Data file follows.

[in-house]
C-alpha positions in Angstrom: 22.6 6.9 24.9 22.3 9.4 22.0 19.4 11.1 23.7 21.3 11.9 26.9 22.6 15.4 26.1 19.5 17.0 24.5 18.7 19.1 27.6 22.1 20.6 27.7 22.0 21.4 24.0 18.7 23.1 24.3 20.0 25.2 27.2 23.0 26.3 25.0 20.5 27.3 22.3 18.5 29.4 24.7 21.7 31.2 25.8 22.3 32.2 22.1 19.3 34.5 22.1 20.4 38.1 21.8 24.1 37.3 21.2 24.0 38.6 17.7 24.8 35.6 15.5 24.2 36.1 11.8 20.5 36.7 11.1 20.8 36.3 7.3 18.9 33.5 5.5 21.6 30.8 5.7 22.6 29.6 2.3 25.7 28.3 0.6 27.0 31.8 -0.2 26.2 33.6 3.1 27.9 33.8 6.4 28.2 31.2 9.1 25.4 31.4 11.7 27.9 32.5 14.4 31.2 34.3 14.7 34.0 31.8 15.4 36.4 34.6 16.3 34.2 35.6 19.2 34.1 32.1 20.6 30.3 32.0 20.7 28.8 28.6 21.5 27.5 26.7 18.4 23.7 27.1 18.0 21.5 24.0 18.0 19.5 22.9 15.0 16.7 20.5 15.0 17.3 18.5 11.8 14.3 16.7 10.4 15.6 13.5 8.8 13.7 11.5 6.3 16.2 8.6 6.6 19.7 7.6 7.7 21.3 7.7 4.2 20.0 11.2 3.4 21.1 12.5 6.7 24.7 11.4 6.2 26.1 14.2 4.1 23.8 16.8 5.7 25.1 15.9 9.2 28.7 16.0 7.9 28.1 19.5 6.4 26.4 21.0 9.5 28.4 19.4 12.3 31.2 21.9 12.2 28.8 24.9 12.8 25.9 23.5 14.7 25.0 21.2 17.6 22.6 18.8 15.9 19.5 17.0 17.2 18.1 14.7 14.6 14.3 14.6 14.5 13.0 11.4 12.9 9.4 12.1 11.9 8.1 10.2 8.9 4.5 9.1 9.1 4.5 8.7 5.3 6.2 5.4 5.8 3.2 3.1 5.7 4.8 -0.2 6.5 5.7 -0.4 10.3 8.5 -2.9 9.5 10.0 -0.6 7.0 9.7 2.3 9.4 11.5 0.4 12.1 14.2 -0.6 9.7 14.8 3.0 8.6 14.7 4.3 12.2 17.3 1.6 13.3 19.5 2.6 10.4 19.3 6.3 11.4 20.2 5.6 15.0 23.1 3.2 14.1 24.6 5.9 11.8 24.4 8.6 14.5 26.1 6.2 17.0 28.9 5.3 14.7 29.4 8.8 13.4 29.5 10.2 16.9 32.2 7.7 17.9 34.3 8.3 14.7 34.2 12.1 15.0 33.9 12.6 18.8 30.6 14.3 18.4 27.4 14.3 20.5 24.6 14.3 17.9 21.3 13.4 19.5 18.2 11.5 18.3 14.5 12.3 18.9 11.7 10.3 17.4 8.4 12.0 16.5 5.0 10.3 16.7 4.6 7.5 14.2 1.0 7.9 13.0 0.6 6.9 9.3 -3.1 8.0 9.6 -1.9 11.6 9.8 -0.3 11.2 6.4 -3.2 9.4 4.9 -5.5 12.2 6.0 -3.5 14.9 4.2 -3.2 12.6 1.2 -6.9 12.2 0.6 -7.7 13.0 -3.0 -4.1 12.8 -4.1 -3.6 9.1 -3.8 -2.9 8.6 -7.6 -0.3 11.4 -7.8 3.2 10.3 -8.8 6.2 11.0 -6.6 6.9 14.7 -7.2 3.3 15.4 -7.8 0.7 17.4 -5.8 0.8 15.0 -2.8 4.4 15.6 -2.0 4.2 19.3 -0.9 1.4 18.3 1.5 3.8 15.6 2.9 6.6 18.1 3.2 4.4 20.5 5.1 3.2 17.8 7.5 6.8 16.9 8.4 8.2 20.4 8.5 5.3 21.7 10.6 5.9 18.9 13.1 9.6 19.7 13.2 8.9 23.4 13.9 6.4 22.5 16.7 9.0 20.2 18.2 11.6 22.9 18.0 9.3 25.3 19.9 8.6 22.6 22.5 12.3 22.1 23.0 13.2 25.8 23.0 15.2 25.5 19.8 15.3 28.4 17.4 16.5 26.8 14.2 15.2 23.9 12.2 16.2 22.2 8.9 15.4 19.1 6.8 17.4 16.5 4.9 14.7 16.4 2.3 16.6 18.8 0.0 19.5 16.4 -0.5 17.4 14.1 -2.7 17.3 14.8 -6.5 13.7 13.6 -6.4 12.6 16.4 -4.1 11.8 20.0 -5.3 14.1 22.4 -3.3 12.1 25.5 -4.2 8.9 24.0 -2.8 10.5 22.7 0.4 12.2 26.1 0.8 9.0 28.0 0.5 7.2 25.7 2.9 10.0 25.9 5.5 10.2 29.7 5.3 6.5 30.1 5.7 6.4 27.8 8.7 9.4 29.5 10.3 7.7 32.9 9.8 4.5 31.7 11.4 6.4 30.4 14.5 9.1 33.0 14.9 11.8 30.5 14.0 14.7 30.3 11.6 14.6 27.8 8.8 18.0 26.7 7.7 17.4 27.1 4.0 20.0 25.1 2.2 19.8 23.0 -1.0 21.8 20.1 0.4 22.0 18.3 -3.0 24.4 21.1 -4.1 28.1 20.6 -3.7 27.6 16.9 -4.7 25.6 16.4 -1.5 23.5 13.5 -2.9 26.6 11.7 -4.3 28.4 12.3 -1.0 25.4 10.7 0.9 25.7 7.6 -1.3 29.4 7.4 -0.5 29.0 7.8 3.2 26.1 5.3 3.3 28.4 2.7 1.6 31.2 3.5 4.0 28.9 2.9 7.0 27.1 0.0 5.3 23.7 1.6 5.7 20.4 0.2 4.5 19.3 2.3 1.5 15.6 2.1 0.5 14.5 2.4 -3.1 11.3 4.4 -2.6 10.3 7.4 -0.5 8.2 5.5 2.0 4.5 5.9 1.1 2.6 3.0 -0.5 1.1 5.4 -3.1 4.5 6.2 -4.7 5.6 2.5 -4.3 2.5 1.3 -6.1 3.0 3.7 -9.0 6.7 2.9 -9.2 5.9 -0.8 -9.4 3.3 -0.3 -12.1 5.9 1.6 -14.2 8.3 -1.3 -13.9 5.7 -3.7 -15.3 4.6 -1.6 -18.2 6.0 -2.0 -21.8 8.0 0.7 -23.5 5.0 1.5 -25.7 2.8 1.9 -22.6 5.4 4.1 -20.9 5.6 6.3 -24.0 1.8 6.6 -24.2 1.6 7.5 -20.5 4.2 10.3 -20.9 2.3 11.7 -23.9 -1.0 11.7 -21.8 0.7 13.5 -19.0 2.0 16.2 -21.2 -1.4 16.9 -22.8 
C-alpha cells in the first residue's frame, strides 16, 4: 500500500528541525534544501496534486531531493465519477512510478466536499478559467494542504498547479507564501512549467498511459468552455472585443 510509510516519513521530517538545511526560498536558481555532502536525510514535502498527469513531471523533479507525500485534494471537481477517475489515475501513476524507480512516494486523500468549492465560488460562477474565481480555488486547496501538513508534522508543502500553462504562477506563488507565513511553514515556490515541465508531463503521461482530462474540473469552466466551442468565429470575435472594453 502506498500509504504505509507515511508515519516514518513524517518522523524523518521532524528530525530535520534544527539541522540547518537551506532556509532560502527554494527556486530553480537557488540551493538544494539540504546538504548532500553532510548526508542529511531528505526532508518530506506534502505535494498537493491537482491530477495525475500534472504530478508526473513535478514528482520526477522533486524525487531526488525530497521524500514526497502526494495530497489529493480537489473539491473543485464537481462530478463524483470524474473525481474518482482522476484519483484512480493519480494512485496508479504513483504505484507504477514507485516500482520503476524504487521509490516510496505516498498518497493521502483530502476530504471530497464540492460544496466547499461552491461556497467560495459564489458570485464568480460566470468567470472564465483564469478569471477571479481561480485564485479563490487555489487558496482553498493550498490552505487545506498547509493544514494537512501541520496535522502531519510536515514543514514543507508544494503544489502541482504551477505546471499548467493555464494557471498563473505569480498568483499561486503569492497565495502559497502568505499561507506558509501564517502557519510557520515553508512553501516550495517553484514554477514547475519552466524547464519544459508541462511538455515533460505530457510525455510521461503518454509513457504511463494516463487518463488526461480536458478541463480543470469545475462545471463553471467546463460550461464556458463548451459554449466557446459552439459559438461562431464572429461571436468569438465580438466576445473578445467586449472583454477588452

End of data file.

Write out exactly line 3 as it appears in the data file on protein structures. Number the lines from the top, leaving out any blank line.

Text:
C-alpha cells in the first residue's frame, strides 16, 4: 500500500528541525534544501496534486531531493465519477512510478466536499478559467494542504498547479507564501512549467498511459468552455472585443 510509510516519513521530517538545511526560498536558481555532502536525510514535502498527469513531471523533479507525500485534494471537481477517475489515475501513476524507480512516494486523500468549492465560488460562477474565481480555488486547496501538513508534522508543502500553462504562477506563488507565513511553514515556490515541465508531463503521461482530462474540473469552466466551442468565429470575435472594453 502506498500509504504505509507515511508515519516514518513524517518522523524523518521532524528530525530535520534544527539541522540547518537551506532556509532560502527554494527556486530553480537557488540551493538544494539540504546538504548532500553532510548526508542529511531528505526532508518530506506534502505535494498537493491537482491530477495525475500534472504530478508526473513535478514528482520526477522533486524525487531526488525530497521524500514526497502526494495530497489529493480537489473539491473543485464537481462530478463524483470524474473525481474518482482522476484519483484512480493519480494512485496508479504513483504505484507504477514507485516500482520503476524504487521509490516510496505516498498518497493521502483530502476530504471530497464540492460544496466547499461552491461556497467560495459564489458570485464568480460566470468567470472564465483564469478569471477571479481561480485564485479563490487555489487558496482553498493550498490552505487545506498547509493544514494537512501541520496535522502531519510536515514543514514543507508544494503544489502541482504551477505546471499548467493555464494557471498563473505569480498568483499561486503569492497565495502559497502568505499561507506558509501564517502557519510557520515553508512553501516550495517553484514554477514547475519552466524547464519544459508541462511538455515533460505530457510525455510521461503518454509513457504511463494516463487518463488526461480536458478541463480543470469545475462545471463553471467546463460550461464556458463548451459554449466557446459552439459559438461562431464572429461571436468569438465580438466576445473578445467586449472583454477588452